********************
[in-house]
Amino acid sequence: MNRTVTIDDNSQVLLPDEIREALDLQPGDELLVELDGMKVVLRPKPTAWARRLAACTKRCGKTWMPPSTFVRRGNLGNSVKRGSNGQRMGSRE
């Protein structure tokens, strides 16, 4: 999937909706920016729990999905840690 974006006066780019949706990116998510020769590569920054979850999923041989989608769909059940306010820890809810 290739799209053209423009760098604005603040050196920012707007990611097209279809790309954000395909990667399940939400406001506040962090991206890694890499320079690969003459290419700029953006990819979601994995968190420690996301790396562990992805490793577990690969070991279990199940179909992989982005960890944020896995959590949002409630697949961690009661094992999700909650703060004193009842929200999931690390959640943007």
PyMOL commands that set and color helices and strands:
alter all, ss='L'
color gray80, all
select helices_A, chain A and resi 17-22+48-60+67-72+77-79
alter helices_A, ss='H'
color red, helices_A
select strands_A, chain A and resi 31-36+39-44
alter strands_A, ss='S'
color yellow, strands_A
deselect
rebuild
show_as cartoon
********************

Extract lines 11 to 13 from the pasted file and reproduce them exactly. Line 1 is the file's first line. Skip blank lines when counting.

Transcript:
alter strands_A, ss='S'
color yellow, strands_A
deselect